Datura Diversity

October 23, 2008

Three species of Datura enliven summer roadsides in the Southwest. All are low, shrubby annuals that grow only on recently disturbed ground. They have tubular white and purple flowers, prickly seedpods, and leaves that are more or less triangular in shape.  Where I live, the three species are separated by preferred elevation, though there is some overlap.  D. wrightii is the largest and showiest, and tolerates a wide range of elevations from desert to oak woodland.  D. discolor prefers desert grassland, and D. quercifolia grows in grassland, chaparral, and oak woodland.  Of the three, D. discolor is the most similar to the Jimsonweed or Thornapple (D. stramonium), which is the only Datura that grows in most of the eastern U.S.


LEFT:  Datura quercifolia – Oak Leaf Datura:  Flowers 1″ in diameter with pale purple edges.  Deeply lobed leaves.  The oval pods have several very stout spikes of different lengths, and remain upright as they ripen.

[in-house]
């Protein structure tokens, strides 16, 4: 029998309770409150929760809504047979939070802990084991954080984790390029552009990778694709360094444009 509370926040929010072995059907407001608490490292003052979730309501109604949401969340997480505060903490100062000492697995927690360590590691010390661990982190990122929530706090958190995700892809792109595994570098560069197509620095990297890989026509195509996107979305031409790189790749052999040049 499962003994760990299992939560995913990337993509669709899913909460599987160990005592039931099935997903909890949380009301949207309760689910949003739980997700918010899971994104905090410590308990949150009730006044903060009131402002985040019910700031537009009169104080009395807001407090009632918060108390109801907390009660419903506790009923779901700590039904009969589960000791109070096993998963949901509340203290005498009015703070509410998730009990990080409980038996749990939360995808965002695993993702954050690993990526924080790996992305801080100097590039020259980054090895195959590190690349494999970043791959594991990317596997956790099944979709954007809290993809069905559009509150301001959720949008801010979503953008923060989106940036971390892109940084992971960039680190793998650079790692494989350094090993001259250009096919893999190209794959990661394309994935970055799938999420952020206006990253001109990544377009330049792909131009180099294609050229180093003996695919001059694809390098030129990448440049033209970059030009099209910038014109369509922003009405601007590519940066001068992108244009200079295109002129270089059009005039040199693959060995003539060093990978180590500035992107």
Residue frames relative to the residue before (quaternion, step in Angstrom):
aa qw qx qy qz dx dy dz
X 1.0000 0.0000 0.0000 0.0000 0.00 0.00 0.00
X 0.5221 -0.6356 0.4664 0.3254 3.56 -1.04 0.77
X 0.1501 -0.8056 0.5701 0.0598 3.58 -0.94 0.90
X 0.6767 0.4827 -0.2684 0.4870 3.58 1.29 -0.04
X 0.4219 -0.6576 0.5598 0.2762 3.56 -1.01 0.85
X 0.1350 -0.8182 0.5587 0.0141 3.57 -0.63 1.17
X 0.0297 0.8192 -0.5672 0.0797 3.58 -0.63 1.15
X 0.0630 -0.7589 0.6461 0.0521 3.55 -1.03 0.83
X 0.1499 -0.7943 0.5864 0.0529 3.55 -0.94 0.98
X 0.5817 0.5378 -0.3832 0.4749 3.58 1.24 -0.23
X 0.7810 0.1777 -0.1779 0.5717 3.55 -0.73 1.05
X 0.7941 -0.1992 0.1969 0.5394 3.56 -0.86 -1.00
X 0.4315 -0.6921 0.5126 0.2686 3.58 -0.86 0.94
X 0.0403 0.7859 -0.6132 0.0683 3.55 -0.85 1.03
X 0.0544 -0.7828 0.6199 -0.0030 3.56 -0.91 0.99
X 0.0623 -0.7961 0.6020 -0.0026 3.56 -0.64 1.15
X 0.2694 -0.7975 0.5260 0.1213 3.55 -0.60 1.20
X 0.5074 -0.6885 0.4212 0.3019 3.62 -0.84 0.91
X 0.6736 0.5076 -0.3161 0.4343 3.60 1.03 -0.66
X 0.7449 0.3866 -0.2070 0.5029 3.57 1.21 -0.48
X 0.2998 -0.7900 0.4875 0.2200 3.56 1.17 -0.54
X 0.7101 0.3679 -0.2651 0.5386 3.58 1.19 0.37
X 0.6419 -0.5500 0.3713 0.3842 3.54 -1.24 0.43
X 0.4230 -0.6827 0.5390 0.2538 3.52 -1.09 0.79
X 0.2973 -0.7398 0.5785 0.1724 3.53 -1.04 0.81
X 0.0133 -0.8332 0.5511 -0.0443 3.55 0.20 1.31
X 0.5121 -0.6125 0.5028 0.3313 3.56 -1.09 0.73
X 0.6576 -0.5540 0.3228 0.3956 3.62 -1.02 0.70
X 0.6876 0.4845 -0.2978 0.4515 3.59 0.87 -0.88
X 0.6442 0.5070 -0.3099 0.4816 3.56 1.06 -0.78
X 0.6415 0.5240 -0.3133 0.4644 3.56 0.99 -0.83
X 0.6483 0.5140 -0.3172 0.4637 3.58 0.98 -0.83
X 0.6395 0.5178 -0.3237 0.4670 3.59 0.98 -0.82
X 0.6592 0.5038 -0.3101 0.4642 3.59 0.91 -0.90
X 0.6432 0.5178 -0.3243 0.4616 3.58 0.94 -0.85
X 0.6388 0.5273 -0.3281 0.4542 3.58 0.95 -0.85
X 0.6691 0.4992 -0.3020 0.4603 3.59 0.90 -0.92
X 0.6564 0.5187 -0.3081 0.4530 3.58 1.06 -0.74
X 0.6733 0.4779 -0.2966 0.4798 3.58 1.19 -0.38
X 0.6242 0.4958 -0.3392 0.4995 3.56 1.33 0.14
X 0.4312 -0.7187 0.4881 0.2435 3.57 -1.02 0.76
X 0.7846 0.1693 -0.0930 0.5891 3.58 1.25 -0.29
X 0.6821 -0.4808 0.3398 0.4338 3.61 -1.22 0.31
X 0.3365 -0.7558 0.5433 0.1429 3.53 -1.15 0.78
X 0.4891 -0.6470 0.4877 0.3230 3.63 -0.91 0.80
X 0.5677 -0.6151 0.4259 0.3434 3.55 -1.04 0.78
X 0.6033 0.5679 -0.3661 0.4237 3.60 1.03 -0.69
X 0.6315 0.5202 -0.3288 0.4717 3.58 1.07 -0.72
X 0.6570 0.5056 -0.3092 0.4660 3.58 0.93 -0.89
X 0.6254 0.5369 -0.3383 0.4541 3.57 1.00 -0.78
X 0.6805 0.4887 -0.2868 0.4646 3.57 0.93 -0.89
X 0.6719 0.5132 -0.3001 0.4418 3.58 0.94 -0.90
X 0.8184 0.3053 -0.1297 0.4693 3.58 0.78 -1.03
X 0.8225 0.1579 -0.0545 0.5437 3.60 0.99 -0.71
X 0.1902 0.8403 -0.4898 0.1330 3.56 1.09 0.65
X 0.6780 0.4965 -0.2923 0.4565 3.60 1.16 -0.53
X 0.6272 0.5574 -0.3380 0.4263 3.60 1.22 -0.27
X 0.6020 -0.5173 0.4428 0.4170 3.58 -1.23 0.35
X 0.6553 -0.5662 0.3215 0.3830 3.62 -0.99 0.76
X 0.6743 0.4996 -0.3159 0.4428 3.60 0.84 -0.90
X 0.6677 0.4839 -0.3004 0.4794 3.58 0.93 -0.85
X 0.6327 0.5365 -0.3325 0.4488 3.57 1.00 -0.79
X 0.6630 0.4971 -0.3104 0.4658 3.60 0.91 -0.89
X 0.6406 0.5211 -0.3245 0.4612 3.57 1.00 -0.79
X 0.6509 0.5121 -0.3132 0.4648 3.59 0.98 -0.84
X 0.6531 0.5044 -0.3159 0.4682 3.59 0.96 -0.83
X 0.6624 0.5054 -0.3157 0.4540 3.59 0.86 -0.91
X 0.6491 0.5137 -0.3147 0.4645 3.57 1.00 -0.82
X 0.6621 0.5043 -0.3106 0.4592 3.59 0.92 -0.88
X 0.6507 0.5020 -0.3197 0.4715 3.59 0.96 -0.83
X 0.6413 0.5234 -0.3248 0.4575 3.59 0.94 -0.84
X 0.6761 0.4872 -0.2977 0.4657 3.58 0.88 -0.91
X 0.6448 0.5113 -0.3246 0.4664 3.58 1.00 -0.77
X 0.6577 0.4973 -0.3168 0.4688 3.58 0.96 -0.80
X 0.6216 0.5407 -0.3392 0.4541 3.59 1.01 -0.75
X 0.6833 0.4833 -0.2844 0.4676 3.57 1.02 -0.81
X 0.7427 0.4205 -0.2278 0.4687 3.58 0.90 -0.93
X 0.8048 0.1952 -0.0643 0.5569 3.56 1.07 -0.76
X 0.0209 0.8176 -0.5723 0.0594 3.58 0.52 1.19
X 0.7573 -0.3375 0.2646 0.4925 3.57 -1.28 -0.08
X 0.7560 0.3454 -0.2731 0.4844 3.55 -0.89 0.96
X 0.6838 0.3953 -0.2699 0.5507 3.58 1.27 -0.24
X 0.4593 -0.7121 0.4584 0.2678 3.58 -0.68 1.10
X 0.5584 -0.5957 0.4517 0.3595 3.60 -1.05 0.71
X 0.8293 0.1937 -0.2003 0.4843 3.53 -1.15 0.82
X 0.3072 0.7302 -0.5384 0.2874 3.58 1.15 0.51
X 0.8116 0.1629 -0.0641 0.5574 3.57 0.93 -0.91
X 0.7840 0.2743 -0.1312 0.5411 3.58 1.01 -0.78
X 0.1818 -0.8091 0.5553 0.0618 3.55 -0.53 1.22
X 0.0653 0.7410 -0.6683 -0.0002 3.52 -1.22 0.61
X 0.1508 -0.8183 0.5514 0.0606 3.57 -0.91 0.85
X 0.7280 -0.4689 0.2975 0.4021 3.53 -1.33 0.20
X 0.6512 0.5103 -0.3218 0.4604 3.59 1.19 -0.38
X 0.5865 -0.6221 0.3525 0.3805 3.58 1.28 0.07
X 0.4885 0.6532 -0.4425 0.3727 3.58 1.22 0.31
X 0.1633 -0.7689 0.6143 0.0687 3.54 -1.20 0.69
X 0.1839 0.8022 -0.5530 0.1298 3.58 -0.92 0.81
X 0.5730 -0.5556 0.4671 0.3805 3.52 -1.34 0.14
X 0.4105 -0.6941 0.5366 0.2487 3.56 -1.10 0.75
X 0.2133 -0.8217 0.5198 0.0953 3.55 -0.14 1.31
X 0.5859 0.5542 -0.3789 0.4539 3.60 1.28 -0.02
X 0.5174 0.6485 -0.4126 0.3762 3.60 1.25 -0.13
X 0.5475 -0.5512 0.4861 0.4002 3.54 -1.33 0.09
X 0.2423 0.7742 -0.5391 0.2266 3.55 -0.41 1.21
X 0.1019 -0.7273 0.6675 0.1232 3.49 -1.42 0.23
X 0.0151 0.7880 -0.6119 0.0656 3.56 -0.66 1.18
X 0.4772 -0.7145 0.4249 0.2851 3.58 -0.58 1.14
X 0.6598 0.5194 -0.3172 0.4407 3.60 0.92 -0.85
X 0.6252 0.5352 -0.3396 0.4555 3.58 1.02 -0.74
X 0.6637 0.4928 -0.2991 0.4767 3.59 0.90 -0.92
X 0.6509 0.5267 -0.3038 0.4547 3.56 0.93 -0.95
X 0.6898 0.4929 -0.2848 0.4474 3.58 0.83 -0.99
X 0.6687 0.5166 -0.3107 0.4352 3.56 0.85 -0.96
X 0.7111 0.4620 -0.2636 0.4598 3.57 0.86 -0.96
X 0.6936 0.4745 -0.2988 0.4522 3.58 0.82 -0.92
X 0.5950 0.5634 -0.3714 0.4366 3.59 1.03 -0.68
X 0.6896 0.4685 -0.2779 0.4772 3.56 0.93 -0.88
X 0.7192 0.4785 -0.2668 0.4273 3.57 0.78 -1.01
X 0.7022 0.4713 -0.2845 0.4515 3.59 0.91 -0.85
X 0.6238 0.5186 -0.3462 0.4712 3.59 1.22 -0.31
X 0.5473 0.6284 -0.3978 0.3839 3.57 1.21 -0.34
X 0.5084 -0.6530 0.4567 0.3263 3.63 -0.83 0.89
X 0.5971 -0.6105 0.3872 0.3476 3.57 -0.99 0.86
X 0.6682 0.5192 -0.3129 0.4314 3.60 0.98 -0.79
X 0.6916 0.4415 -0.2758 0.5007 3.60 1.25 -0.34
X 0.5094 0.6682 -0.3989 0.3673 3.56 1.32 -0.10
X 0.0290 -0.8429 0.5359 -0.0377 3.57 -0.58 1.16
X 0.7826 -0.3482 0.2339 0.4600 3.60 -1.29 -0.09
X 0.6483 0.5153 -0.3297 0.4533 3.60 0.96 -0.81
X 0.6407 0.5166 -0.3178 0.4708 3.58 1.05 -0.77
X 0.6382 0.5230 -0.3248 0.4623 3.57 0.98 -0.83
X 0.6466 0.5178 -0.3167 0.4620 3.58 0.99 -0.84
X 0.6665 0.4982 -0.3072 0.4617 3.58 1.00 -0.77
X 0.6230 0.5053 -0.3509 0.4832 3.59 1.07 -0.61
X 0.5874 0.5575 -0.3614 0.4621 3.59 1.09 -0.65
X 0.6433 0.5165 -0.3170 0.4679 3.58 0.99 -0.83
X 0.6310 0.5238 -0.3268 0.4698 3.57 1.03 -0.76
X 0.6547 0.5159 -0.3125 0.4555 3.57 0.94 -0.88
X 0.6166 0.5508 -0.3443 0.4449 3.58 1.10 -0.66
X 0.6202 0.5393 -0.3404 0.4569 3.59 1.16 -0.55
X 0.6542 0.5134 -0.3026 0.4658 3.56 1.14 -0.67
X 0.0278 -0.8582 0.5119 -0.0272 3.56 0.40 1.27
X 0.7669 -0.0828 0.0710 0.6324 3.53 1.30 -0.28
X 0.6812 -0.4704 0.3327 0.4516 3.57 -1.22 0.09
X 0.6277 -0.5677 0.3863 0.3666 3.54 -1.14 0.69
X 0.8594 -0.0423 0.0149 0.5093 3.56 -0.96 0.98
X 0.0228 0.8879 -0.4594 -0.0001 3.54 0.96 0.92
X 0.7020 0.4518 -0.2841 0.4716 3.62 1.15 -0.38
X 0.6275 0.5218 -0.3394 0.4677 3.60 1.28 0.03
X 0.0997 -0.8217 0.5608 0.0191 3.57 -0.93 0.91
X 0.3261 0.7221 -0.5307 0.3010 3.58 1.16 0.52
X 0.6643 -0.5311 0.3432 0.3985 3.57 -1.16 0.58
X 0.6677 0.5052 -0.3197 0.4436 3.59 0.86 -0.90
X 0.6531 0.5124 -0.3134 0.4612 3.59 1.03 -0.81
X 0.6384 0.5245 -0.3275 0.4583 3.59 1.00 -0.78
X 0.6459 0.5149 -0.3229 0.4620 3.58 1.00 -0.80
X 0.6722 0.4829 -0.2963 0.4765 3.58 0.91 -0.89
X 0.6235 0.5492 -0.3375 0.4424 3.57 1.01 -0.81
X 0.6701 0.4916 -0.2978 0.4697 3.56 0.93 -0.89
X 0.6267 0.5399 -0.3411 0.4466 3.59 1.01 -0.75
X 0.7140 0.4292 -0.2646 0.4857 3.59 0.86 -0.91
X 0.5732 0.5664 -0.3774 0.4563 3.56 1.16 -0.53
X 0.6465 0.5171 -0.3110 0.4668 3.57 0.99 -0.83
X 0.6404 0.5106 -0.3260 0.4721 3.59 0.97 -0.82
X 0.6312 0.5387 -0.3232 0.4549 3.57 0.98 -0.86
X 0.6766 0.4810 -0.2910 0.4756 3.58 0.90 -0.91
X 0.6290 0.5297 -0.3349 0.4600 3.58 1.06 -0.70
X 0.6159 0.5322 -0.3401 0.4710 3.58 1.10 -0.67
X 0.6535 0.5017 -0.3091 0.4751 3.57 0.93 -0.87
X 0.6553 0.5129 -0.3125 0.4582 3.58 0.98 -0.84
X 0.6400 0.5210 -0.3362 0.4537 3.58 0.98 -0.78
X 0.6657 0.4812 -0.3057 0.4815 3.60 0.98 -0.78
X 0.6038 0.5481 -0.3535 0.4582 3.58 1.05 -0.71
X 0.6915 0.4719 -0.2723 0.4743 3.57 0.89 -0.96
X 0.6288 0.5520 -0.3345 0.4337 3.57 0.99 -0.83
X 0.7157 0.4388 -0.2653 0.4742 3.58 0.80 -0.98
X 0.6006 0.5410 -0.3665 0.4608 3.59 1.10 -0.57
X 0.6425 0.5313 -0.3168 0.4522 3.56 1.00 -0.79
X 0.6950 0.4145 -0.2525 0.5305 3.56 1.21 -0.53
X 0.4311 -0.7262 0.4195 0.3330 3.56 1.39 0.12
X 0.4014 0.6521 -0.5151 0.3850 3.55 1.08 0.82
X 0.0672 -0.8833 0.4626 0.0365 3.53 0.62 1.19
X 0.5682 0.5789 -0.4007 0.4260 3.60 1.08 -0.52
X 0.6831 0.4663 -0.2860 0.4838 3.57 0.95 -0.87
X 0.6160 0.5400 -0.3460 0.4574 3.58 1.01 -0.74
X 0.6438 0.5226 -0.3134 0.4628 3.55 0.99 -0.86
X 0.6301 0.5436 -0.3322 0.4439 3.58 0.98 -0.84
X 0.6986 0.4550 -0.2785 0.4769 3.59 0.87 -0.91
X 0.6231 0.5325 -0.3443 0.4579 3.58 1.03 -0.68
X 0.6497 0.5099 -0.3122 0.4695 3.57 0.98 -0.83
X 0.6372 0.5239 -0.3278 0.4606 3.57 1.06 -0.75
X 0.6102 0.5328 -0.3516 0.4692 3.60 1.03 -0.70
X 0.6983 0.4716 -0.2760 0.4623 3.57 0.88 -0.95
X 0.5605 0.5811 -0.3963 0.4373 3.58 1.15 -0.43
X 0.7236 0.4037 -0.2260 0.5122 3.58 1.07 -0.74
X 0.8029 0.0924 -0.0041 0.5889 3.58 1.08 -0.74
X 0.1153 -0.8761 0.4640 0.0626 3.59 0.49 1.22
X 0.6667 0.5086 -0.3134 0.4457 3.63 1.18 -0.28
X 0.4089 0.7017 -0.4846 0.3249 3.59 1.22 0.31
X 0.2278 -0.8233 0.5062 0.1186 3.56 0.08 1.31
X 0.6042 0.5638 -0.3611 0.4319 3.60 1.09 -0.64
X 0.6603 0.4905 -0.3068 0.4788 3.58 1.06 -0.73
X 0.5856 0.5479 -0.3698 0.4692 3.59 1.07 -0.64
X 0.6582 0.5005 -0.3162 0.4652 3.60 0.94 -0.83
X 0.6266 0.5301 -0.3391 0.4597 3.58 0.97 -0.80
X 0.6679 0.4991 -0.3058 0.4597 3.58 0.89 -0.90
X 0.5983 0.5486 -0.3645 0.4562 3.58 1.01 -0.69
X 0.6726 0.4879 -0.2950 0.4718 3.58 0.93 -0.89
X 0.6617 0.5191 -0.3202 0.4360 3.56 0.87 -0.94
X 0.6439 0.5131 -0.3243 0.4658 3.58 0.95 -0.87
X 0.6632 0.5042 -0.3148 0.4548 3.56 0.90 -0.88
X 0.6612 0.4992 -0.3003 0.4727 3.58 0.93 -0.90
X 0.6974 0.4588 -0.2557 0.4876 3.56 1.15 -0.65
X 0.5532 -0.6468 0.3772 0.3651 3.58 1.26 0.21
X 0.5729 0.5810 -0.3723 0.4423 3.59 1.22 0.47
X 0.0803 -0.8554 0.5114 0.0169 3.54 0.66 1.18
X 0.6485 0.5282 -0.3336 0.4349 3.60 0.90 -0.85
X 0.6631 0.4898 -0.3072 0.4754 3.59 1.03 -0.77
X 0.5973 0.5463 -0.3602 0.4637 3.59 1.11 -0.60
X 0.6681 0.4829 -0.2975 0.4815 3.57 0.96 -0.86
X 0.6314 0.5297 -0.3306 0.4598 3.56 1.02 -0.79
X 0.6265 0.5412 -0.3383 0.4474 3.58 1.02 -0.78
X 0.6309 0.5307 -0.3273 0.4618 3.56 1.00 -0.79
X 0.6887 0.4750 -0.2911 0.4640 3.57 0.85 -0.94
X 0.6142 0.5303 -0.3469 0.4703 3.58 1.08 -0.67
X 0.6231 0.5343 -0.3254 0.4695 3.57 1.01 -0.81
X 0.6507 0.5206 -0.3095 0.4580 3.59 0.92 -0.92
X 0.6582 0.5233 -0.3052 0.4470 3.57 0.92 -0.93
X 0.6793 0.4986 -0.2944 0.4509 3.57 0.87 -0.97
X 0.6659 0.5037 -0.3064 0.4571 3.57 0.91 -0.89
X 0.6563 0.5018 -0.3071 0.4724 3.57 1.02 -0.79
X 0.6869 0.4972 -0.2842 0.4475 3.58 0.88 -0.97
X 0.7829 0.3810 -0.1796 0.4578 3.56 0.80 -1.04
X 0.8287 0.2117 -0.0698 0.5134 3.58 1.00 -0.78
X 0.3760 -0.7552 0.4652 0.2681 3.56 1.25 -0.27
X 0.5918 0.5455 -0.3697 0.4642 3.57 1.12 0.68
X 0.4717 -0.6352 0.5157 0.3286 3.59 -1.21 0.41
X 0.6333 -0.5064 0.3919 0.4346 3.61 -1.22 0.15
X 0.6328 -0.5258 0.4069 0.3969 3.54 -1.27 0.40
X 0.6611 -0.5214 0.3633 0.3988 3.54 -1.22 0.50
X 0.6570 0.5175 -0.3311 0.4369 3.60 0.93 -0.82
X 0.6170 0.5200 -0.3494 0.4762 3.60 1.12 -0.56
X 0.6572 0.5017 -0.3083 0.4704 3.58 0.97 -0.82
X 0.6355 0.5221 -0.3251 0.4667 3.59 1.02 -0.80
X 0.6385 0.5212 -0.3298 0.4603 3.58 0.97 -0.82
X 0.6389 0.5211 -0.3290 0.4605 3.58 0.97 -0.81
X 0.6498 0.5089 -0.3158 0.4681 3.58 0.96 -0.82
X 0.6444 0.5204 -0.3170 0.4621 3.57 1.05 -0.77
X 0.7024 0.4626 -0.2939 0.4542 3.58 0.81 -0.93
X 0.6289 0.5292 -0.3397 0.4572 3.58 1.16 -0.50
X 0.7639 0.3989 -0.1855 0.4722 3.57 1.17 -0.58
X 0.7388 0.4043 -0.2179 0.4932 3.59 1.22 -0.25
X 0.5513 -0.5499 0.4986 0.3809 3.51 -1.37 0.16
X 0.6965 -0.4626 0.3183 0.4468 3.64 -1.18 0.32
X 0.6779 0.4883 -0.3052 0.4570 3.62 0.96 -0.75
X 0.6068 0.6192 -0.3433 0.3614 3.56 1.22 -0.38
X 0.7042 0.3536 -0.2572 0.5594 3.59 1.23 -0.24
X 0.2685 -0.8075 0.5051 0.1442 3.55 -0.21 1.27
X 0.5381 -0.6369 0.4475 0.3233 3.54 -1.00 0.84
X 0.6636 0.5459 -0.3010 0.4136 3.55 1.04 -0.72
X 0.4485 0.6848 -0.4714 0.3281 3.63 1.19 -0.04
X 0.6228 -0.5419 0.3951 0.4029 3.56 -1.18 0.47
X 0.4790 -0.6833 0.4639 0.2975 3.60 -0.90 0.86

CENTER:  Datura discolor – Two-Color Datura:  Flowers 2″ dia. with purple center.  Scalloped leaves.  Round or heart-shaped pods have sturdy spines that are all the same length; pods turn down as they ripen.

RIGHT:  Datura wrightii – Sacred Datura:  Flowers 3″ dia., may have purple edges.  Wavy or slightly lobed leaves.  Spherical pods have many tiny prickles that are all the same length; pods turn down as they ripen.


One Response to “Datura Diversity”

  1. I was impressed with your Datura characterizations of a genus usually misconstrued. I used your descriptor to unlock the meaning of the epithet D. discolor in a paper I submitted to Madrono. I revisited your site in a query for D. quercifolia, the only species of Datura I have not communed with in person. Ironically, I found you make color for painting. I have studied the colorants of art and used them in landscape painting. As an artist, I have researched paint pigments as a member of the American Institute for Conservation since 1989. Your work is an astonishing development, although it parallels mine, it is much more complete.

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